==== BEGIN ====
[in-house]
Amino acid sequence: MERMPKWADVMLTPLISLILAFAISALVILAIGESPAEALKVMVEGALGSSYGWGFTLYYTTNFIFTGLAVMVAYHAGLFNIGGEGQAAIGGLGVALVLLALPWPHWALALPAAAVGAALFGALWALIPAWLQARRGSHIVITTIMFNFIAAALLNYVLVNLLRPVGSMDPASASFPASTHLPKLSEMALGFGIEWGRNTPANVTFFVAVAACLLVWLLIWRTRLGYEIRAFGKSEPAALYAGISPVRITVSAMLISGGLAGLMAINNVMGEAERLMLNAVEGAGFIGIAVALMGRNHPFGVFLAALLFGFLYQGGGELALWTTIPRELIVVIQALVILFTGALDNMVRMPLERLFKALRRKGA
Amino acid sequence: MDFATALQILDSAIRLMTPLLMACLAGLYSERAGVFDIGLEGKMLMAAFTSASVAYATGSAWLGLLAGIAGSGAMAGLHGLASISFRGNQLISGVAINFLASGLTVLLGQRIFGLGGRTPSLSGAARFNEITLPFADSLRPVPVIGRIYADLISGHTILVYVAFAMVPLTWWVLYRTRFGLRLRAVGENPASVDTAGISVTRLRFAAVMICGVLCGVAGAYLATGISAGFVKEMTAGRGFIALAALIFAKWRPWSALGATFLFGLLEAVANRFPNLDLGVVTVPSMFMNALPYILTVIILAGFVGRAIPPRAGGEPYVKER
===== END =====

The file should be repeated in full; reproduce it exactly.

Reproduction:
[in-house]
Amino acid sequence: MERMPKWADVMLTPLISLILAFAISALVILAIGESPAEALKVMVEGALGSSYGWGFTLYYTTNFIFTGLAVMVAYHAGLFNIGGEGQAAIGGLGVALVLLALPWPHWALALPAAAVGAALFGALWALIPAWLQARRGSHIVITTIMFNFIAAALLNYVLVNLLRPVGSMDPASASFPASTHLPKLSEMALGFGIEWGRNTPANVTFFVAVAACLLVWLLIWRTRLGYEIRAFGKSEPAALYAGISPVRITVSAMLISGGLAGLMAINNVMGEAERLMLNAVEGAGFIGIAVALMGRNHPFGVFLAALLFGFLYQGGGELALWTTIPRELIVVIQALVILFTGALDNMVRMPLERLFKALRRKGA
Amino acid sequence: MDFATALQILDSAIRLMTPLLMACLAGLYSERAGVFDIGLEGKMLMAAFTSASVAYATGSAWLGLLAGIAGSGAMAGLHGLASISFRGNQLISGVAINFLASGLTVLLGQRIFGLGGRTPSLSGAARFNEITLPFADSLRPVPVIGRIYADLISGHTILVYVAFAMVPLTWWVLYRTRFGLRLRAVGENPASVDTAGISVTRLRFAAVMICGVLCGVAGAYLATGISAGFVKEMTAGRGFIALAALIFAKWRPWSALGATFLFGLLEAVANRFPNLDLGVVTVPSMFMNALPYILTVIILAGFVGRAIPPRAGGEPYVKER